Agriculture
Hungry bug seeks hot meal
Seeds of the Future
Cleaning Up Fish Farms
Amphibians
Frogs and Toads
Newts
Tree Frogs
Animals
G-Tunes with a Message
Return of the Lost Limbs
Missing Moose
Behavior
Fighting fat with fat
Between a rock and a wet place
Baby Number Whizzes
Birds
Cardinals
Parrots
Blue Jays
Chemistry and Materials
Hitting the redo button on evolution
A Light Delay
A Spider's Silky Strength
Computers
Hitting the redo button on evolution
Seen on the Science Fair Scene
A New Look at Saturn's rings
Dinosaurs and Fossils
Digging for Ancient DNA
A Dino King's Ancestor
An Ancient Feathered Biplane
E Learning Jamaica
Results of GSAT are in schools this week
E Learning in Jamaica WIN PRIZES and try our Fun Animated Games
2014 GSAT Results for Jamaican Kids
Earth
A Dire Shortage of Water
Island of Hope
Groundwater and the Water Cycle
Environment
Sea Otters, Kelp, and Killer Whales
Lessons from a Lonely Tortoise
Groundwater and the Water Cycle
Finding the Past
A Long Trek to Asia
The Taming of the Cat
A Big Discovery about Little People
Fish
Electric Catfish
Mahi-Mahi
Perches
Food and Nutrition
Chew for Health
Eat Out, Eat Smart
Allergies: From Bee Stings to Peanuts
GSAT English Rules
Capitalization Rules
Who vs. Whom
Pronouns
GSAT Exam Preparation Jamaica
10 Common Mistakes When Preparing for the GSAT Math Test
Scotiabank Jamaica Foundation Grade Six Achievement Test (GSAT) Scholarships
How are students placed after passing the GSAT exam
GSAT Exams Jamaica Scholarships
GSAT Practice Papers | GSAT Mathematics | Maths
42,000 students will sit for the GSAT Exam in two weeks
Results of GSAT are in schools this week
GSAT Mathematics
Math is a real brain bender
Prime Time for Cicadas
Math and our number sense: PassGSAT.com
Human Body
What the appendix is good for
Gut Germs to the Rescue
Hear, Hear
Invertebrates
Bedbugs
Leeches
Black Widow spiders
Mammals
Rhinoceros
Bandicoot
Asiatic Bears
Parents
Raise a Lifelong Reader by Reading Aloud
Choosing a Preschool: What to Consider
The Surprising Meaning and Benefits of Nursery Rhymes
Physics
Strange Universe: The Stuff of Darkness
Hold on to your stars, ladies and gentlemen
Invisibility Ring
Plants
Sweet, Sticky Science
Tracking the Sun Improves Plant Pollen
Making the most of a meal
Reptiles
Reptiles
Black Mamba
Geckos
Space and Astronomy
A Galaxy Far, Far, Far Away
Galaxies Divide Sharply Along Color Lines
Gravity Tractor as Asteroid Mover
Technology and Engineering
A Light Delay
Machine Copy
Dancing with Robots
The Parts of Speech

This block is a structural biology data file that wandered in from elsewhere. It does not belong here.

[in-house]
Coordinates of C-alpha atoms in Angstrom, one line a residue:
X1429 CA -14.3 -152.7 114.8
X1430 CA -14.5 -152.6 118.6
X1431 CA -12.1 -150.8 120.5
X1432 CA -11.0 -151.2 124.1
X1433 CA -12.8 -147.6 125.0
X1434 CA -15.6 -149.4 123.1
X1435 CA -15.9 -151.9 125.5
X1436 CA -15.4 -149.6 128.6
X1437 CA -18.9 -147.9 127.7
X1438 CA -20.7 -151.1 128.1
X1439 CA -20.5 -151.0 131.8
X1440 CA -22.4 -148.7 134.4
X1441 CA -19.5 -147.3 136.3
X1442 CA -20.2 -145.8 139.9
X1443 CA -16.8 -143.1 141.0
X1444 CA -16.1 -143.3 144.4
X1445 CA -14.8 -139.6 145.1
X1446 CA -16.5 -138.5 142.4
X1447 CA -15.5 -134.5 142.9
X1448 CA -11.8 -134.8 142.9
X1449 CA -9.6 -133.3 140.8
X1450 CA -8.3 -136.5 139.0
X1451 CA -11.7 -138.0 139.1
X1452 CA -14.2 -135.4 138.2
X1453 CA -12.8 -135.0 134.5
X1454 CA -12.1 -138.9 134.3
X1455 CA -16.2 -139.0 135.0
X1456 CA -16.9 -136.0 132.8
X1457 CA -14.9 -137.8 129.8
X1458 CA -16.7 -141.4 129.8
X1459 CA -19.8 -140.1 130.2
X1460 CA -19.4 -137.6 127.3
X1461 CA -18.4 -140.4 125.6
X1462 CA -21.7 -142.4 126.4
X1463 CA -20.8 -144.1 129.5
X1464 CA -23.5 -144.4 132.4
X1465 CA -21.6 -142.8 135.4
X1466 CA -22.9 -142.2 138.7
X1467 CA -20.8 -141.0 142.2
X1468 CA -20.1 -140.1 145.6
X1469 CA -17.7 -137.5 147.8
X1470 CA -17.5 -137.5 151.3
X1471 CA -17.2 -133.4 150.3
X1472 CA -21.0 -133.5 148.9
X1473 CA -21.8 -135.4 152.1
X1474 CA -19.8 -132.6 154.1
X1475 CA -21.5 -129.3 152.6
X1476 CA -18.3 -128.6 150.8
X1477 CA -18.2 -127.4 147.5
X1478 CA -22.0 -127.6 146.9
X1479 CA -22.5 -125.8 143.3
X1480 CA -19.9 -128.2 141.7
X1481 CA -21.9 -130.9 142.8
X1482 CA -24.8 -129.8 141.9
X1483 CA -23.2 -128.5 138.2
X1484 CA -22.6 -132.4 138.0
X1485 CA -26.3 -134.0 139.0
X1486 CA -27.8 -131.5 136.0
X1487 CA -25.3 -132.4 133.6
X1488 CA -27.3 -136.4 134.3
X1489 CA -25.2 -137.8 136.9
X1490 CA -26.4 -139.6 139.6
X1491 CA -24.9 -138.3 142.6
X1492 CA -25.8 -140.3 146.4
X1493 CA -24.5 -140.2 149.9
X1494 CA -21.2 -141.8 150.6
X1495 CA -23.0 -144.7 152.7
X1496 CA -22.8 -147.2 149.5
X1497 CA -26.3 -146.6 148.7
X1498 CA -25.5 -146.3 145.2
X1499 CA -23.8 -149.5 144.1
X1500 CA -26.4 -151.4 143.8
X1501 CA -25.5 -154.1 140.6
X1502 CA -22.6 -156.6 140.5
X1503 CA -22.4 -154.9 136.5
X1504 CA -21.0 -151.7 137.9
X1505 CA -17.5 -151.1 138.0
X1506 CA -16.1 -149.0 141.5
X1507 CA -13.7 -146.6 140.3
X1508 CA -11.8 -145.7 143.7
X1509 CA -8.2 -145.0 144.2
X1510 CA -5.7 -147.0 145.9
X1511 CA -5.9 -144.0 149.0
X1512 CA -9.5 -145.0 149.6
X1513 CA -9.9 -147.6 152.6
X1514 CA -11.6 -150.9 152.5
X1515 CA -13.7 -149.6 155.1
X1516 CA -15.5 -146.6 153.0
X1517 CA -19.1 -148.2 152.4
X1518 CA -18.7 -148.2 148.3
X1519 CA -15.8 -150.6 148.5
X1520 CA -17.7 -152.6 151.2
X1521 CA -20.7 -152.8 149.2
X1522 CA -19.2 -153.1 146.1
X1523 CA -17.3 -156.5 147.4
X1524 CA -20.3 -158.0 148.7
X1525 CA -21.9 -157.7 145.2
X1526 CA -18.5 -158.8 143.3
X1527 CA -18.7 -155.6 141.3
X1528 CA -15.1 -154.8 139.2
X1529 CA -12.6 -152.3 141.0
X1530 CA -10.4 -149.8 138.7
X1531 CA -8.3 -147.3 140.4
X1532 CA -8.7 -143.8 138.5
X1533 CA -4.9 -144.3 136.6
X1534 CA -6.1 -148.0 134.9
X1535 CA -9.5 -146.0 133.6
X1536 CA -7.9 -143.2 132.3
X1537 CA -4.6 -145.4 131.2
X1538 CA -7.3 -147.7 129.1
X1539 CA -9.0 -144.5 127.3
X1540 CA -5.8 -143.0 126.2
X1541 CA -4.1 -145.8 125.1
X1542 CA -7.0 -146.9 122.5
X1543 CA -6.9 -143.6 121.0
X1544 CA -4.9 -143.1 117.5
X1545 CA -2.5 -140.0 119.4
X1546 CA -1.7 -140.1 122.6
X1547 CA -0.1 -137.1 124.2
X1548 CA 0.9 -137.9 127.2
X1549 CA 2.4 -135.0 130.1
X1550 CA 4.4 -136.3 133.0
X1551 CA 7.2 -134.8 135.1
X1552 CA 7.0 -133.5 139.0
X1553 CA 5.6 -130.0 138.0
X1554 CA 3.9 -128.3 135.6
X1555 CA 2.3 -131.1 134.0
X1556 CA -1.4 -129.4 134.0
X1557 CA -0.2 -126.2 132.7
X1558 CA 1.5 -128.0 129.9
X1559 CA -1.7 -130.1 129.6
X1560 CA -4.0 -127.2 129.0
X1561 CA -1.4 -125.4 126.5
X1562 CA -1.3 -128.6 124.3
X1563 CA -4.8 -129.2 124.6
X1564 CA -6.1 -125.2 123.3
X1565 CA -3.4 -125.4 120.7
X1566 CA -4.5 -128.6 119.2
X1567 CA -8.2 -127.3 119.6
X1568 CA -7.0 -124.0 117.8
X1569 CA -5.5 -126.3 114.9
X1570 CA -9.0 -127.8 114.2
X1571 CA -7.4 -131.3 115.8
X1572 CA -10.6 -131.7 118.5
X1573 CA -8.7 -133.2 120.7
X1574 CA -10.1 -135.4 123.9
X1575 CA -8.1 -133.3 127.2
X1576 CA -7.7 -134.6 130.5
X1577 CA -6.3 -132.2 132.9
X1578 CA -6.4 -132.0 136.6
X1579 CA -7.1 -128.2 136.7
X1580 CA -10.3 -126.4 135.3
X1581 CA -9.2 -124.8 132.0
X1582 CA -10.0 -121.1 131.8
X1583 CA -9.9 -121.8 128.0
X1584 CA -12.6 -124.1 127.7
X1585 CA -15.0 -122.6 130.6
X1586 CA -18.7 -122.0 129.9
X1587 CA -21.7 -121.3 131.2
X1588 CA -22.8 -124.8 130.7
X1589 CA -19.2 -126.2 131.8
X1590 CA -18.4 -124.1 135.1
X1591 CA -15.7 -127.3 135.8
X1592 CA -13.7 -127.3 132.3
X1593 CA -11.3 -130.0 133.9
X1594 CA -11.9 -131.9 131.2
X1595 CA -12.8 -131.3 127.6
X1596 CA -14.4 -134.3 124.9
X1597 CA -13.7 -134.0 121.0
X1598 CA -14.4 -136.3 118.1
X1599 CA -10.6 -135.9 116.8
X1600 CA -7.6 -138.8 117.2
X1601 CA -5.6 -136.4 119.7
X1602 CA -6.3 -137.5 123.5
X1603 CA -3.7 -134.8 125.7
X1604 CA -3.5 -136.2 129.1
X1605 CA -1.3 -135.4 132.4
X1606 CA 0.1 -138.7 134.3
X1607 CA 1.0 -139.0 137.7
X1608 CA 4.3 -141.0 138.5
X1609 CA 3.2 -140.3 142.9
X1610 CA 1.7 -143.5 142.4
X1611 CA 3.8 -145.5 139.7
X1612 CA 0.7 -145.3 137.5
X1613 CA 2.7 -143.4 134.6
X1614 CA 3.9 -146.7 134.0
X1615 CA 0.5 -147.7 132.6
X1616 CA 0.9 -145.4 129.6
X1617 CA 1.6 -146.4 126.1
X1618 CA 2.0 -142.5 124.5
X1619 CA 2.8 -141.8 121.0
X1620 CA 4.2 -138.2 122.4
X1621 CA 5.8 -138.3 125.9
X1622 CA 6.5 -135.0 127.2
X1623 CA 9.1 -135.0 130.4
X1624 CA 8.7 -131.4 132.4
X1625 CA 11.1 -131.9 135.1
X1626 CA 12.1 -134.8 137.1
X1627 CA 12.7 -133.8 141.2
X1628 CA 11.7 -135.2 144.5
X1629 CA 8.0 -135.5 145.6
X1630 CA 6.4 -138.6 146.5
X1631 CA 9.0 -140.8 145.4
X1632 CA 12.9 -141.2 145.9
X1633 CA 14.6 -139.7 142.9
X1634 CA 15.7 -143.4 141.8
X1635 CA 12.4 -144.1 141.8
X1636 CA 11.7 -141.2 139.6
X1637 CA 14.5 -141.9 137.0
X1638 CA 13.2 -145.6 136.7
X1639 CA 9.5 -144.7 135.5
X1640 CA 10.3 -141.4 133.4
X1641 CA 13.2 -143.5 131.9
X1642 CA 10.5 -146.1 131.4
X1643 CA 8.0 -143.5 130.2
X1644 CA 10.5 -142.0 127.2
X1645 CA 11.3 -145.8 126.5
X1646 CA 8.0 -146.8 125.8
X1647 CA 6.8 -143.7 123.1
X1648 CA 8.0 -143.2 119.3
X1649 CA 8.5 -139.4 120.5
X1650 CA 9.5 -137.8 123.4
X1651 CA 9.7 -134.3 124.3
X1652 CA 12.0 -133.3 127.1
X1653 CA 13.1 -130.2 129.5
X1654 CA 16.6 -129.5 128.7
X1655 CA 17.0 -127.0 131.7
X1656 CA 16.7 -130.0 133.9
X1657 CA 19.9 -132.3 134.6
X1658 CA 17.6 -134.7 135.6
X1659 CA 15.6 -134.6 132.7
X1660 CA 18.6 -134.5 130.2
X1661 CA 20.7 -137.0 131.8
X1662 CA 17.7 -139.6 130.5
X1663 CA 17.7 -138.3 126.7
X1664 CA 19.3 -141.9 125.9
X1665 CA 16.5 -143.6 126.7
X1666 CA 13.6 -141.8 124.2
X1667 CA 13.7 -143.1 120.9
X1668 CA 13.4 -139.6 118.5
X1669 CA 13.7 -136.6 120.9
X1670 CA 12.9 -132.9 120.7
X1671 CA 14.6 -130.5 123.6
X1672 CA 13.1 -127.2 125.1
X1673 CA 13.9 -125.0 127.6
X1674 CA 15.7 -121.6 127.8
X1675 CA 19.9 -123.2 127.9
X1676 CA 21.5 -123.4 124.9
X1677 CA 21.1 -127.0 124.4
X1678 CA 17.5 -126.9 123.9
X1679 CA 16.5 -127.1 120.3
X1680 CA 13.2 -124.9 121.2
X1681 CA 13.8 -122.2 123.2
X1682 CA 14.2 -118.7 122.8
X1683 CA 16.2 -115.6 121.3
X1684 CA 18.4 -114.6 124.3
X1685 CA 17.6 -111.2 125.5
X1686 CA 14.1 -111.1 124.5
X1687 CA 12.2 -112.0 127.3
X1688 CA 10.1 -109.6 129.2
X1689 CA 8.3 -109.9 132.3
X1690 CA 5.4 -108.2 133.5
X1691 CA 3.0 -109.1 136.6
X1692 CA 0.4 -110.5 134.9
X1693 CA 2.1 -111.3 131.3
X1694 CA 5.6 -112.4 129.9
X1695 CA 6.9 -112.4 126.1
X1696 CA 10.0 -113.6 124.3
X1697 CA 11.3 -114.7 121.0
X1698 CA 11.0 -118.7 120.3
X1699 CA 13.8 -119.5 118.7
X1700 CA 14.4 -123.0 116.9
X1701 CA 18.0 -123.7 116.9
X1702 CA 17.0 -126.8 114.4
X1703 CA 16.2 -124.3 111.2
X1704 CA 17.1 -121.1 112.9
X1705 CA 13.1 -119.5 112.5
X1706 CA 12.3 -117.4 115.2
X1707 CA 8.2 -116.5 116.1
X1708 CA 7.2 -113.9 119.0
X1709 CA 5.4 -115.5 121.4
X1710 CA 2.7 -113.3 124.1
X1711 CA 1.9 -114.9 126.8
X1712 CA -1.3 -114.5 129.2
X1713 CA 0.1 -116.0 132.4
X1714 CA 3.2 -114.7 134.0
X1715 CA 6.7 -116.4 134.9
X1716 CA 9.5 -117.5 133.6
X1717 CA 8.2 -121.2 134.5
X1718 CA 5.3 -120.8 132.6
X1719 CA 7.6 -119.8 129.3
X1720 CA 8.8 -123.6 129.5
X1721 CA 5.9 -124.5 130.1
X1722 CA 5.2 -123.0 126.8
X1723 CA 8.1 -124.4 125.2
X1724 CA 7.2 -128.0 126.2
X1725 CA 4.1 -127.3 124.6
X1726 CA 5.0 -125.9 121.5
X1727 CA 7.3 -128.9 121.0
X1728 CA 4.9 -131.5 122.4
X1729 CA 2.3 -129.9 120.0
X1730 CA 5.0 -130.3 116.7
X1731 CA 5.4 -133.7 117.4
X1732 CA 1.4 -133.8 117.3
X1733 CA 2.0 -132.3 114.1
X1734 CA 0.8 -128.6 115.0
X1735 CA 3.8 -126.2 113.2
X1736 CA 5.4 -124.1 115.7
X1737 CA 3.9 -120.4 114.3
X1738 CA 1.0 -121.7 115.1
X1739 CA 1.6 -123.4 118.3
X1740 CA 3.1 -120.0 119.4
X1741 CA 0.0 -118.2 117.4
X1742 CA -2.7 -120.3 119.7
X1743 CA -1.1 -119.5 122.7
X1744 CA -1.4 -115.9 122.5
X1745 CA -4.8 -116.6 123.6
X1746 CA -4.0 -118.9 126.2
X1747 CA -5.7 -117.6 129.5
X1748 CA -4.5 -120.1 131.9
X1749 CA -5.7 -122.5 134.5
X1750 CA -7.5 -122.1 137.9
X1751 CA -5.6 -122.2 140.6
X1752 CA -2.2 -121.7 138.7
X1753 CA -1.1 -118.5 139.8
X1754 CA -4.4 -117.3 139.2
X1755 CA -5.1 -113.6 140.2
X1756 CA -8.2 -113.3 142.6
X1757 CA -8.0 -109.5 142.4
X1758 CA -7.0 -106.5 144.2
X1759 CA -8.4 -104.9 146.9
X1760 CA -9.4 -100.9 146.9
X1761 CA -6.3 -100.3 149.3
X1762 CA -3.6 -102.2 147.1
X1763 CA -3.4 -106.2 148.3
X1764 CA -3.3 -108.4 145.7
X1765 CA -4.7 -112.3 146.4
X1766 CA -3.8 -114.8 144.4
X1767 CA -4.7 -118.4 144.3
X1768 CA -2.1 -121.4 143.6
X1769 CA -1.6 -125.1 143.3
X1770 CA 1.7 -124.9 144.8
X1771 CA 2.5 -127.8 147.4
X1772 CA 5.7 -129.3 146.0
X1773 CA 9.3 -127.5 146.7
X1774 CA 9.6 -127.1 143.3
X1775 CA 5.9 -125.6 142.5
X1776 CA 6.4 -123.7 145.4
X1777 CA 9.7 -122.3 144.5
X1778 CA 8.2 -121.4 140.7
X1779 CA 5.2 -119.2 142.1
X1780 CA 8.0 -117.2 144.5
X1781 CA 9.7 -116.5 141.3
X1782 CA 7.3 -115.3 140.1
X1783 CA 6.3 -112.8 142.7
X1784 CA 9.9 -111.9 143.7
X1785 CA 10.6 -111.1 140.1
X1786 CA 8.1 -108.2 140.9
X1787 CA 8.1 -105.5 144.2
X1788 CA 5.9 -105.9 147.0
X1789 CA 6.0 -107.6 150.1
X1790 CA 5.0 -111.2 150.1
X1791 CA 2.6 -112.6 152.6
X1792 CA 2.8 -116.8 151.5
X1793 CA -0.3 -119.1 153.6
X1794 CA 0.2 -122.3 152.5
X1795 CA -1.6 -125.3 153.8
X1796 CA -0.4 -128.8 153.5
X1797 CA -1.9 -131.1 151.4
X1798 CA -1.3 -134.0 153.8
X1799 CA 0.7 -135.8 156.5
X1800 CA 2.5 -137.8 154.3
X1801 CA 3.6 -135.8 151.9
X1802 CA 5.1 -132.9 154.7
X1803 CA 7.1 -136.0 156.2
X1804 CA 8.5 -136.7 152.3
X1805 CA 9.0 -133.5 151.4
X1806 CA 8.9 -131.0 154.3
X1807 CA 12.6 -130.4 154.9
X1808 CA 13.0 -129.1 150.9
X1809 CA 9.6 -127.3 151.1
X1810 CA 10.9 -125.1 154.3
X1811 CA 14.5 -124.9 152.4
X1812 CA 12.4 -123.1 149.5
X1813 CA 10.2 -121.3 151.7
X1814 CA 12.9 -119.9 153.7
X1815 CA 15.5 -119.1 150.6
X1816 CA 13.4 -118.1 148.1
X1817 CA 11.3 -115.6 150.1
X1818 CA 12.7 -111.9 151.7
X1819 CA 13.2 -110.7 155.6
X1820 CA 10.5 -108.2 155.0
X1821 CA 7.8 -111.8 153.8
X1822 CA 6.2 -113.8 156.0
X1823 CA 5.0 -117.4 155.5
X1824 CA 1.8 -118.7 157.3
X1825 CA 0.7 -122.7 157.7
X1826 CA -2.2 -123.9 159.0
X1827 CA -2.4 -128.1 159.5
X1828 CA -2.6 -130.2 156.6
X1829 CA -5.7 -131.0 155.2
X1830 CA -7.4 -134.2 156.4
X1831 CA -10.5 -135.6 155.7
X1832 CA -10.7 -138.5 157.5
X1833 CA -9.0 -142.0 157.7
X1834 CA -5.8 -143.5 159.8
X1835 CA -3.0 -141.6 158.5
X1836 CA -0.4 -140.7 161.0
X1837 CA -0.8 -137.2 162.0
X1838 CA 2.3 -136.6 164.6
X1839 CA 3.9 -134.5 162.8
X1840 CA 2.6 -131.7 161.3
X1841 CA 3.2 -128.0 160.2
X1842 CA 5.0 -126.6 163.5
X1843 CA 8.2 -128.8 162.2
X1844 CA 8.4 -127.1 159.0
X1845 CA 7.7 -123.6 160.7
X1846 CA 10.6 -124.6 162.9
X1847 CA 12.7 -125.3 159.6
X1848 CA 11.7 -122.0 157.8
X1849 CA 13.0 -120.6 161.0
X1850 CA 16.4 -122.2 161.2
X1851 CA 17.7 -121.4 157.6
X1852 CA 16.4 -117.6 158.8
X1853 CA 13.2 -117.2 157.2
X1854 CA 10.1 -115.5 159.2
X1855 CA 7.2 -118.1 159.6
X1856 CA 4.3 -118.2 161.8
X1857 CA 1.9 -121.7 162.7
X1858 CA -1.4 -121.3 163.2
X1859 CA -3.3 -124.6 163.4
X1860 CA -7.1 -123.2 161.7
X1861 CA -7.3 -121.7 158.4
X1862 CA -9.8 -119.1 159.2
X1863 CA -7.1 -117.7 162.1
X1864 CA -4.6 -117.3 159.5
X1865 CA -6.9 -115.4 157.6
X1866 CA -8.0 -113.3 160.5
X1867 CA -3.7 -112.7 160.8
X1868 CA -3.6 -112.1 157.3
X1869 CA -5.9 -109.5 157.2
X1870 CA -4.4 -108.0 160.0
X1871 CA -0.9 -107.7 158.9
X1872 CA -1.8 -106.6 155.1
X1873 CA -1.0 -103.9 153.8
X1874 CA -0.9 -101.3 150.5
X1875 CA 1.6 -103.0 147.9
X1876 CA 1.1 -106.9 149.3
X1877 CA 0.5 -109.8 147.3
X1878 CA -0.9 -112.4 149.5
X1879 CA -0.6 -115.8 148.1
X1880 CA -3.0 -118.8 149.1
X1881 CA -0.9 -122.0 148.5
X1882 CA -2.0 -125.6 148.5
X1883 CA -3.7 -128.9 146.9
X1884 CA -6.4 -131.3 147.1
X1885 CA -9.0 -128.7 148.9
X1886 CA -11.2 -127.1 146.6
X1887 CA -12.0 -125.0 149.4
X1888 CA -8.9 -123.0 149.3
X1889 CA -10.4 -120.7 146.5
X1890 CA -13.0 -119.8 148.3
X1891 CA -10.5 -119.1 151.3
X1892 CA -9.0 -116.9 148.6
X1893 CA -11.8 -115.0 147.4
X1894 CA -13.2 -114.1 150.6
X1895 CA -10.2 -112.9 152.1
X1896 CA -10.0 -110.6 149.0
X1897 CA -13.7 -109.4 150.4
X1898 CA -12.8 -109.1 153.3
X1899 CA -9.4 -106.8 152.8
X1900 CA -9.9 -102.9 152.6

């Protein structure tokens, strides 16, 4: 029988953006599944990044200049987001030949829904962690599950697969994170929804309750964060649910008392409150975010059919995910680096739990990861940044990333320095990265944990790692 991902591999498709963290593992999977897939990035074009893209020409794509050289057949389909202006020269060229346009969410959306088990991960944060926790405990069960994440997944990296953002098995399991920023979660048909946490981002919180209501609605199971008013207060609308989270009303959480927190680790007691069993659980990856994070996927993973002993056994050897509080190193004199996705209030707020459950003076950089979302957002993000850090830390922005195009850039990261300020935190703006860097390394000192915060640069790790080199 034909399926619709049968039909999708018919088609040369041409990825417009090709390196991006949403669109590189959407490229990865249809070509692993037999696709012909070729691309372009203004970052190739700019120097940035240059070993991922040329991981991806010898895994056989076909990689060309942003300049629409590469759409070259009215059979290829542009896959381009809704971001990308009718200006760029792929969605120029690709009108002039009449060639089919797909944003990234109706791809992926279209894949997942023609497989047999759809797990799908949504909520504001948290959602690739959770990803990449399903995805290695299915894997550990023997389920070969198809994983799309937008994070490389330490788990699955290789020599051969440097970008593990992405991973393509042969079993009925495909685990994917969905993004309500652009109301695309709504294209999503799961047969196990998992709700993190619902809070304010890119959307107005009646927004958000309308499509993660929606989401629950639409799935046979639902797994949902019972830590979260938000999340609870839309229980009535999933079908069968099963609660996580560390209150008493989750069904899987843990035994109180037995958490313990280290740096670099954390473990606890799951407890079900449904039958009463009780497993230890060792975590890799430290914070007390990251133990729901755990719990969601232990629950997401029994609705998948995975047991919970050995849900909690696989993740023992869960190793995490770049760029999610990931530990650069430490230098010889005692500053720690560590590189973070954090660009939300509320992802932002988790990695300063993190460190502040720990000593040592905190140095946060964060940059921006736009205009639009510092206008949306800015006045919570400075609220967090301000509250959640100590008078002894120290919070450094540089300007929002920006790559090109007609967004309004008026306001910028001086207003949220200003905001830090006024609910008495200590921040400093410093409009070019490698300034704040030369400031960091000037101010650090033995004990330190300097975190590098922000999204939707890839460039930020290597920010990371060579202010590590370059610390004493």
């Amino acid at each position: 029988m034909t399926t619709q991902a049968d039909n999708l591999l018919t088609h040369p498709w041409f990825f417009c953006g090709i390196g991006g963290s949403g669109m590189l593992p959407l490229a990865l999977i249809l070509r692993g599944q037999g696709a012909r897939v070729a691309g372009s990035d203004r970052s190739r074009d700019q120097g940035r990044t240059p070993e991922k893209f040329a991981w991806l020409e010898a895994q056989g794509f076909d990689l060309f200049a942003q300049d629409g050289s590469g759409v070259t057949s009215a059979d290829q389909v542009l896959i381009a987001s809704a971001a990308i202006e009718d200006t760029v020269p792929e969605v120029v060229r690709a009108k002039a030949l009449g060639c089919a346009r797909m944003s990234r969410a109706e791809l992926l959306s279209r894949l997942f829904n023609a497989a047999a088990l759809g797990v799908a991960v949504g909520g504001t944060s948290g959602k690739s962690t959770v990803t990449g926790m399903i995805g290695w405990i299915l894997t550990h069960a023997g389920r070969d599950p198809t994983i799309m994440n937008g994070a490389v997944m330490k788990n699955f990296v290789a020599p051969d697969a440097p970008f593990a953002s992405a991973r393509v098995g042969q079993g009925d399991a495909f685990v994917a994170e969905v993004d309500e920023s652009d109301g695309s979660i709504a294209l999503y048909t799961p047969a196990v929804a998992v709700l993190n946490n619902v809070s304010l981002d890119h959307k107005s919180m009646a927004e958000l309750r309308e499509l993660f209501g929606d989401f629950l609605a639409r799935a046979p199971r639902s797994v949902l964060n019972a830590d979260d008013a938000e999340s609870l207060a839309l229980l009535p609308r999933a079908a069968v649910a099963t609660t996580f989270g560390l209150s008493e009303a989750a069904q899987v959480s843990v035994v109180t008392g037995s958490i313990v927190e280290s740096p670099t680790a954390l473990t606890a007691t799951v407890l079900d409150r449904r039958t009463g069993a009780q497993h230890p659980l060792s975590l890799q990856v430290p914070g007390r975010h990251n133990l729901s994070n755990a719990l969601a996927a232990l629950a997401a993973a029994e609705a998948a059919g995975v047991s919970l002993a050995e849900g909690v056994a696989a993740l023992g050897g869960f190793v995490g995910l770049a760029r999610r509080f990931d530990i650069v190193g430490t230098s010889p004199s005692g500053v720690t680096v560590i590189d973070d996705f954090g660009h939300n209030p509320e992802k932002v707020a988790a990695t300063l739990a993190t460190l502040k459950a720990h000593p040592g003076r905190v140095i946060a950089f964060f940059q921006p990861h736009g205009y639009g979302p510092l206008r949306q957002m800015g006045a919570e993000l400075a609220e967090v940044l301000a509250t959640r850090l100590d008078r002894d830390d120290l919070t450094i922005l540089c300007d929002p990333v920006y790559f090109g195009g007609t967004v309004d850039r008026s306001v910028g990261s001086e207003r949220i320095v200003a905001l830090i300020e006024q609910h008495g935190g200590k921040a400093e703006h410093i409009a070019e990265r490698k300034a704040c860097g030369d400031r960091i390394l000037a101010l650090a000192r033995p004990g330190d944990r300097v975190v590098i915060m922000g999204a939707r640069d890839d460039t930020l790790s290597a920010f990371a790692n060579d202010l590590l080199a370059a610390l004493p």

Problems with Prepositions
Countable and Uncountable Nouns
What is a Noun
Transportation
Revving Up Green Machines
Seen on the Science Fair Scene
Robots on a Rocky Road
Weather
Either Martians or Mars has gas
A Dire Shortage of Water
Recipe for a Hurricane
Add your Article

The chemistry of sleeplessness

When the school year starts, it can be tough to switch from lazy summer mornings to the blaring buzz of an alarm clock. After a few early mornings, extreme fatigue might make you feel like you’re going to fall over. The amazing thing is that you probably manage to stay awake all day long and into the night. But how? A chemical in the brain called dopamine might be part of the answer. According to new research, dopamine is what keeps people who don’t get enough sleep from conking out. The chemical also has a complicated influence on your ability to think and learn when you don’t get enough zzzzz’s. To study sleep loss and its effect on the brain, scientists from the National Institutes of Health in Bethesda, Md., and the Brookhaven National Laboratory in Upton, N.Y., rounded up 15 healthy volunteers. The scientists tested each person’s memory and ability to pay attention twice: once after a good night’s sleep and once after being kept up all night long. During the tests, the scientists measured levels of dopamine in the brains of the volunteers. The results showed that when the volunteers stayed up all night, dopamine levels increased in two parts of the brain: the striatum and the thalamus. The striatum responds to motivations and rewards. The thalamus controls how alert you feel. Higher levels of dopamine, the study suggested, kept the volunteers awake even though they felt tired. In addition, the new research suggests that dopamine levels might play a part in controlling how well people can function without sleep. Some people are miraculously able to think clearly and react quickly, even when they haven’t had much sleep. Other people have a really hard time paying attention when exhausted, and their reaction times slow way down. The researchers found that higher levels of dopamine don’t fend off the trouble people have thinking and learning while sleep-deprived. But the new research does suggest that dopamine levels may play a part in controlling how well people can function without sleep. Dopamine is a complicated chemical, and sleep-deprivation is a complicated state of mind. Even when people think they feel OK, exhaustion makes it difficult for them to learn or think as well as they can when they’re rested. “A little bit of dopamine is good,” says Paul Shaw, a sleep researcher at Washington University in St. Louis. “More is bad. Less is bad too. You’ve got to be in the sweet spot,” to think, respond and learn to your full potential.

The chemistry of sleeplessness
The chemistry of sleeplessness








Designed and Powered by HBJamaica.com™